As I’m writing this post, I am sitting on a plane listening to You’re on an Airplane: A Self Mythologizing Memoir. The memoir by Parker Posey, and she is also the narrator of the audiobook version. The memoir is told as if I, the reader/listener, were sitting next to Ms. Posey on an airplane and she is telling her memoir as if in conversation with me. The story seems to be made for the audiobook format. In fact, memoirs narrated by the author make wonderful audio books. They are not only the words but also the voice, with the particular pitch and cadence, of the storyteller.
There is currently much debate over whether listening to an audiobook counts as “reading” a book. However, oral storytelling has been around longer than books. In fact, the first books were written in order to be read aloud. The meter and rhymes of Beowulf and The Canterbury Tales were meant to make oral recitation easier. The first audiobooks were recorded back in 1932 on vinyl records by the American Foundation for the Blind. In the 1960s, books were recorded on cassette tapes, then on CDs in the 1980s. In 1997, Audible released its first audio player made specifically for listening to audiobooks. And in the past few months, Ooligan Press has begun exploring audiobooks by testing a mock sample for Ricochet River with the hopes of venturing into the exciting audiobook world!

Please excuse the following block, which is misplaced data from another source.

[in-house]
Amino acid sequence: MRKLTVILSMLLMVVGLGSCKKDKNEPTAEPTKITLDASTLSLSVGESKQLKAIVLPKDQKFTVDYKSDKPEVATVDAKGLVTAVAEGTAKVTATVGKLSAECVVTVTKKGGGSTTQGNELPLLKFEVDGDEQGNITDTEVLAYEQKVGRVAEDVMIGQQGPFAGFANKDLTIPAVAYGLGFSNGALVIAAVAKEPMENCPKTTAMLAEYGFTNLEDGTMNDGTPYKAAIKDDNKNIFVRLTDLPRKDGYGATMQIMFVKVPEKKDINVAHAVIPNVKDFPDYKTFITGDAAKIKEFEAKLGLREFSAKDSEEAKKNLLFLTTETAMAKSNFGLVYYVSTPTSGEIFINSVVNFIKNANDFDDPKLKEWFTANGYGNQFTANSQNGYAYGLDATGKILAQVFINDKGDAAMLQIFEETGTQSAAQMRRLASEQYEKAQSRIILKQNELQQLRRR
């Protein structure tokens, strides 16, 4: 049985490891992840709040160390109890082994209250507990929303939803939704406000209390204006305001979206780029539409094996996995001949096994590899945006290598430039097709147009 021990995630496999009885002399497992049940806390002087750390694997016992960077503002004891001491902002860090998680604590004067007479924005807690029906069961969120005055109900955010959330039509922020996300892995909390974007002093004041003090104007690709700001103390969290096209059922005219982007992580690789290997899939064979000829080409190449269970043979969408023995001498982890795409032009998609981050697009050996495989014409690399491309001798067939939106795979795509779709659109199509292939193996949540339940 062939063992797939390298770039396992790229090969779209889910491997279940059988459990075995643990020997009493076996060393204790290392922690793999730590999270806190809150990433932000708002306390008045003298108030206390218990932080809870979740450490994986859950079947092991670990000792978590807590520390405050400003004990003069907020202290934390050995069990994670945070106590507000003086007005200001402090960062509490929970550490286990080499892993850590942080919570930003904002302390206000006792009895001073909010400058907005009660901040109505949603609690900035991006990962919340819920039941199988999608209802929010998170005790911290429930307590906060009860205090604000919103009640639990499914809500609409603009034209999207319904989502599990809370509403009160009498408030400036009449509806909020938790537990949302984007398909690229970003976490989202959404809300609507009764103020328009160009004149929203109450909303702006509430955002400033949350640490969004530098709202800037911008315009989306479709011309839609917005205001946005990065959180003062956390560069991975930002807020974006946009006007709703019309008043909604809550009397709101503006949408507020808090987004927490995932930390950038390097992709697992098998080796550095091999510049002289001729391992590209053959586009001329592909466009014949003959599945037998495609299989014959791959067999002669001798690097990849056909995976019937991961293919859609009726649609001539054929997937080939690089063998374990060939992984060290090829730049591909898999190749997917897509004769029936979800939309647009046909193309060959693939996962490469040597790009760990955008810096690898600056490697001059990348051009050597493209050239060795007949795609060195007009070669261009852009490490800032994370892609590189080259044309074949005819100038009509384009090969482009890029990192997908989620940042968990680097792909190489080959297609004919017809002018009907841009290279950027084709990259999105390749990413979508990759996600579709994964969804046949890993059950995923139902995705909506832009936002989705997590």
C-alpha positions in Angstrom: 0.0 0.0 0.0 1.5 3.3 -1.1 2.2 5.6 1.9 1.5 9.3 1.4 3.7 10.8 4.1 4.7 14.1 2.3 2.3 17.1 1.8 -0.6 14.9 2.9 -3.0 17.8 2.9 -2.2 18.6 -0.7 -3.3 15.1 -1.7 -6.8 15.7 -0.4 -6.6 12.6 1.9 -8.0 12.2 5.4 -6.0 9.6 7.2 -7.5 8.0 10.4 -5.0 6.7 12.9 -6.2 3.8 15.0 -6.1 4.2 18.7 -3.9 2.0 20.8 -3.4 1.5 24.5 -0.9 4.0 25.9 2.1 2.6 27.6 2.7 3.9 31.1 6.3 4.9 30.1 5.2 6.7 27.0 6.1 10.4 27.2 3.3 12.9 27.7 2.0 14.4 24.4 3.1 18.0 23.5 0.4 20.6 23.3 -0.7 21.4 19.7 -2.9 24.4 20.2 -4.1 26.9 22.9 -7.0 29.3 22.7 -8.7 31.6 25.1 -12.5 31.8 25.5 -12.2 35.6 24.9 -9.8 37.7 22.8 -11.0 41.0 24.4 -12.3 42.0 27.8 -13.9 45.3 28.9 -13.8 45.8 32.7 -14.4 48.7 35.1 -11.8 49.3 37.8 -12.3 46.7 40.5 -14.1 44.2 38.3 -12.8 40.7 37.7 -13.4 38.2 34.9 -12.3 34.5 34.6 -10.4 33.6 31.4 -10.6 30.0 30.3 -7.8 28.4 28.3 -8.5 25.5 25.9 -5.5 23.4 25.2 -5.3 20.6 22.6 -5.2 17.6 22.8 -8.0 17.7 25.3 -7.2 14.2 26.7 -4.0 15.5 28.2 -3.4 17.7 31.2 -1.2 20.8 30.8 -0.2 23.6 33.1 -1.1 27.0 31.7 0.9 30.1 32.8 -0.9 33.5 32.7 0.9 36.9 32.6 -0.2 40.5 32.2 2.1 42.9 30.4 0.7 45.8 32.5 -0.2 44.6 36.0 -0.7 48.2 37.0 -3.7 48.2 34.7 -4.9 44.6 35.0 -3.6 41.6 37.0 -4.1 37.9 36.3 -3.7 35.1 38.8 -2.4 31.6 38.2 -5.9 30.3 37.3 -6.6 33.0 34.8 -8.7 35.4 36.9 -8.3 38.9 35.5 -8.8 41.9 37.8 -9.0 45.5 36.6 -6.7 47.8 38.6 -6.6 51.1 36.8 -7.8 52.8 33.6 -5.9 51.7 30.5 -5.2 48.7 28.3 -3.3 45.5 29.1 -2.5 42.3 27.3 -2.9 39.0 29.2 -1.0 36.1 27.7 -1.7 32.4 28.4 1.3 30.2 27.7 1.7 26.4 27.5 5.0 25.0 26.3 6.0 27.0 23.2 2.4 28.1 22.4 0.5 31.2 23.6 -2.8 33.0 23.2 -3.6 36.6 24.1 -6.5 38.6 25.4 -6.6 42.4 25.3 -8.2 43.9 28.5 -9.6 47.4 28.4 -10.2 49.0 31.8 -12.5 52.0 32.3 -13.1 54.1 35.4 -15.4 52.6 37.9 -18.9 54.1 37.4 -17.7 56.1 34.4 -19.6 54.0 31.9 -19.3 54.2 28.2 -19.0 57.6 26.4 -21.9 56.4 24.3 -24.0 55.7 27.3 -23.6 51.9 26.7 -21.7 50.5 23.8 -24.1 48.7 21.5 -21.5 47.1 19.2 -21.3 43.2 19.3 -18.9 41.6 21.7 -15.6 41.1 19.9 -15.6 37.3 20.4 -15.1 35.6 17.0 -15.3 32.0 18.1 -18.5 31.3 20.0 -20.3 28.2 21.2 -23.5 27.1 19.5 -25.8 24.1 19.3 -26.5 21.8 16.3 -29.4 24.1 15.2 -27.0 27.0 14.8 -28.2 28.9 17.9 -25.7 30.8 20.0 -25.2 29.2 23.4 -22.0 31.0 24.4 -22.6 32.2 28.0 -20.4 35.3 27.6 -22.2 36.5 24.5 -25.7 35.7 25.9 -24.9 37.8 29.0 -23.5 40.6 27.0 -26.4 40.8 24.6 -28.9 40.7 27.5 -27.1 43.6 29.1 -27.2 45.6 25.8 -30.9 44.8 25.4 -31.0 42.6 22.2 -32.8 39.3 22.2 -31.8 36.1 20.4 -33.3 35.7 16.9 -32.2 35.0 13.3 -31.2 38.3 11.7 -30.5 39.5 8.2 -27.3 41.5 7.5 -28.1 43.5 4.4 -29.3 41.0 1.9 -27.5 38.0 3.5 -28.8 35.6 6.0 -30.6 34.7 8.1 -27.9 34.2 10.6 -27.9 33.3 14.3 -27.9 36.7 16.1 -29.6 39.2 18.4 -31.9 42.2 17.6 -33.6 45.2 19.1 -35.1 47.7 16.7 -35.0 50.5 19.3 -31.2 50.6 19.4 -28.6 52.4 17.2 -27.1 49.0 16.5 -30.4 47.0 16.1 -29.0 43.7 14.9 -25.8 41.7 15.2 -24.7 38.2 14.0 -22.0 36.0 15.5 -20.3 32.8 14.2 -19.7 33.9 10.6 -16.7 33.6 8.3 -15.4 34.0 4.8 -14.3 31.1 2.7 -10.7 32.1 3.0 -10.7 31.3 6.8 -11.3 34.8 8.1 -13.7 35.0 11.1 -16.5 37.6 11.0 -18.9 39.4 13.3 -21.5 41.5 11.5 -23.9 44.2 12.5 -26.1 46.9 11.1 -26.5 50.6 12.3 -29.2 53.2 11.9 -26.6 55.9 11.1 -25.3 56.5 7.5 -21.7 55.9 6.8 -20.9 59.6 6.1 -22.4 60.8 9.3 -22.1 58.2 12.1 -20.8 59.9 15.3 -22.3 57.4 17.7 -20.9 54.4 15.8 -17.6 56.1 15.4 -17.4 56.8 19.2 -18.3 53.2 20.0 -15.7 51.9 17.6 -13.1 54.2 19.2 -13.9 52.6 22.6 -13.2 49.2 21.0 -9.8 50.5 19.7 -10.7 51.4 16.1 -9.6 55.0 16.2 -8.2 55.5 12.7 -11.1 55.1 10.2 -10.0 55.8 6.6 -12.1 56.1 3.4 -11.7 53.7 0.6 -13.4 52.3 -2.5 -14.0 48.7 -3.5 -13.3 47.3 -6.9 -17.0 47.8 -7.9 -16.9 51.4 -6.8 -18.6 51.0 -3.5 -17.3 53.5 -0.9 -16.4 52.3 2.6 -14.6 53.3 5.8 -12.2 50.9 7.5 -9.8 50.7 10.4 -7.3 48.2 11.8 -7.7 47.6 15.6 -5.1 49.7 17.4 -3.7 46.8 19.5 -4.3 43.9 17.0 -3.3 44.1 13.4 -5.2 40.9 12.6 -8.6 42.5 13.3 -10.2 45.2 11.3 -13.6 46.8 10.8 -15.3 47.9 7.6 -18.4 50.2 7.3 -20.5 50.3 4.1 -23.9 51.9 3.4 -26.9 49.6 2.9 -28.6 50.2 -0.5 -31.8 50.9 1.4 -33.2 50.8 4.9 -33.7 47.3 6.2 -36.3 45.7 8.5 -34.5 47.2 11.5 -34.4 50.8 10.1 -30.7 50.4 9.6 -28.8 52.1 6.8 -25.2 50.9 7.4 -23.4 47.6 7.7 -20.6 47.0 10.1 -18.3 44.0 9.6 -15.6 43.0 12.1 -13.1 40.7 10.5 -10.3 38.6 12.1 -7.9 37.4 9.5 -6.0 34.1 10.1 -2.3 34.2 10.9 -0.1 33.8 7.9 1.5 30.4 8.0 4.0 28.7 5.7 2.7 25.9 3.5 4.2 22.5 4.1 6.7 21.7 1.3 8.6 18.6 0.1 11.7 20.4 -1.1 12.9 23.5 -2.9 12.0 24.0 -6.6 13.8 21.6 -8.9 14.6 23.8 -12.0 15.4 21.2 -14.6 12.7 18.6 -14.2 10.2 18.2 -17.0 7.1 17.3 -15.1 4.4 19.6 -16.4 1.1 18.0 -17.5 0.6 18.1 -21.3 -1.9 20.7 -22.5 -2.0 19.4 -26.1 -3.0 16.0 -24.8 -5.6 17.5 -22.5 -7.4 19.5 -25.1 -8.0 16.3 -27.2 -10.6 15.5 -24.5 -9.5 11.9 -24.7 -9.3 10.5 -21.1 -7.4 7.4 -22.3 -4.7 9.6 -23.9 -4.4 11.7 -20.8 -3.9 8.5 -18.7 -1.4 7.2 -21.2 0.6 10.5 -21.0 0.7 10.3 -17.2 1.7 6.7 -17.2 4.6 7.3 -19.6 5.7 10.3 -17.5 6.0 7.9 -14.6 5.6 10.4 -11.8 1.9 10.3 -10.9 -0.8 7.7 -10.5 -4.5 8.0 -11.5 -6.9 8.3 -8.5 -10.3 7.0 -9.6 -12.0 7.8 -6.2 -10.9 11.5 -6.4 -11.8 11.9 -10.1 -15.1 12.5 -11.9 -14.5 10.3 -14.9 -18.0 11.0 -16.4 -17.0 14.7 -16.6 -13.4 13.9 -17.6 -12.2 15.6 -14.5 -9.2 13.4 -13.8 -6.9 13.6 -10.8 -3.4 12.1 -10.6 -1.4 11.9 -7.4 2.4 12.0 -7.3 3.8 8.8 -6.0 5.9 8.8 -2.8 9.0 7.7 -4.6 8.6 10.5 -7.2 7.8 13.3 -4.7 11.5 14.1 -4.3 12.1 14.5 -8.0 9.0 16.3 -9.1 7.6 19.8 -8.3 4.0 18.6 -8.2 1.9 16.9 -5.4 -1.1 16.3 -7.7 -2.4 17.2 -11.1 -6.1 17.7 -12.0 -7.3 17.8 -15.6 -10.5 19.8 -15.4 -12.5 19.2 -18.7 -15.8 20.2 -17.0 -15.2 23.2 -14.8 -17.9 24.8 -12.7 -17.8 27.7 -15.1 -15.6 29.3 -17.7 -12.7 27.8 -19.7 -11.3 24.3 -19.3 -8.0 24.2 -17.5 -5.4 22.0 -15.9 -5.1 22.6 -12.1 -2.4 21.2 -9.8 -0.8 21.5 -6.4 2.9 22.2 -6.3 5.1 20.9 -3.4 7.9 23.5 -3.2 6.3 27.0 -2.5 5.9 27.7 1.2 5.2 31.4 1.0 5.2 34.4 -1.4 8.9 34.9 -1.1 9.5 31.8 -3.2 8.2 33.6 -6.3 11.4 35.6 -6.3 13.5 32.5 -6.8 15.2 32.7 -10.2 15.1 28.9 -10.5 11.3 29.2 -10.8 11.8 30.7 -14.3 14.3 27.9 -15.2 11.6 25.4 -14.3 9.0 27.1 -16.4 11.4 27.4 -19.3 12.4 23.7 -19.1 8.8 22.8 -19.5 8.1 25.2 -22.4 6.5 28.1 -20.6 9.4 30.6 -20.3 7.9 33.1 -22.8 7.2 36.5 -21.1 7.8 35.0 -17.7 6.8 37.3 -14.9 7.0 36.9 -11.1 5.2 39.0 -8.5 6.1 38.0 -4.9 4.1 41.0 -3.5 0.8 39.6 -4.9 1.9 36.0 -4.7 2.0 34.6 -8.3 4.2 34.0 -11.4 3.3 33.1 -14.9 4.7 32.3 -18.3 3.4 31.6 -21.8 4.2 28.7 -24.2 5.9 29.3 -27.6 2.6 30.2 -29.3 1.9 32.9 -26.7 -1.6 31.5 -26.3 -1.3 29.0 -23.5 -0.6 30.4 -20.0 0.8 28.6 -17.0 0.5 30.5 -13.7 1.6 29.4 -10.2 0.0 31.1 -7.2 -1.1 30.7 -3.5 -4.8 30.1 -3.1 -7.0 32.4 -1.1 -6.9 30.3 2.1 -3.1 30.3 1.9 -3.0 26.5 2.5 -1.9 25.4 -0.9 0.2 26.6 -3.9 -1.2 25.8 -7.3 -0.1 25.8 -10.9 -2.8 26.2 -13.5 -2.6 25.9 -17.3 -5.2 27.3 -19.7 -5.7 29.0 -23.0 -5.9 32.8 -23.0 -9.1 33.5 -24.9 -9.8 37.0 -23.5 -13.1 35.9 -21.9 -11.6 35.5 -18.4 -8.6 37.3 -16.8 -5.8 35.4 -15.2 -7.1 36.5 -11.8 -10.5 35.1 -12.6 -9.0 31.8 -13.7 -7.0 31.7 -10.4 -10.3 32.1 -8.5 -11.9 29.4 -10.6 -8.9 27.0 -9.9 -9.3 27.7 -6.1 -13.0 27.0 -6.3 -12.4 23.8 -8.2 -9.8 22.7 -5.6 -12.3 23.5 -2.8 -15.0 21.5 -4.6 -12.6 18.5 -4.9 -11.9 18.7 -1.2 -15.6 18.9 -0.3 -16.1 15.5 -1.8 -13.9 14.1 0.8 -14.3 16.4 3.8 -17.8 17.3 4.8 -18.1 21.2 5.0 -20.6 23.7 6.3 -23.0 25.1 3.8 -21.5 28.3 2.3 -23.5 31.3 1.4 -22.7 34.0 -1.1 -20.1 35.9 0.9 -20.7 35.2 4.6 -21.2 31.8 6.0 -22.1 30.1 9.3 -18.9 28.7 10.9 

So does listening to the audiobook count as reading? I think that stories are what matter, not the medium through which they are told. And having stories available in different formats helps stories to reach audiences that traditional books may not be able to. Listening to stories read aloud is an important part of a child’s development. Does the benefit of hearing stories suddenly disappear once we are able to read? I think the answer is probably not. So read or listen, whichever you prefer, or do both! What matters is that you’re getting the story.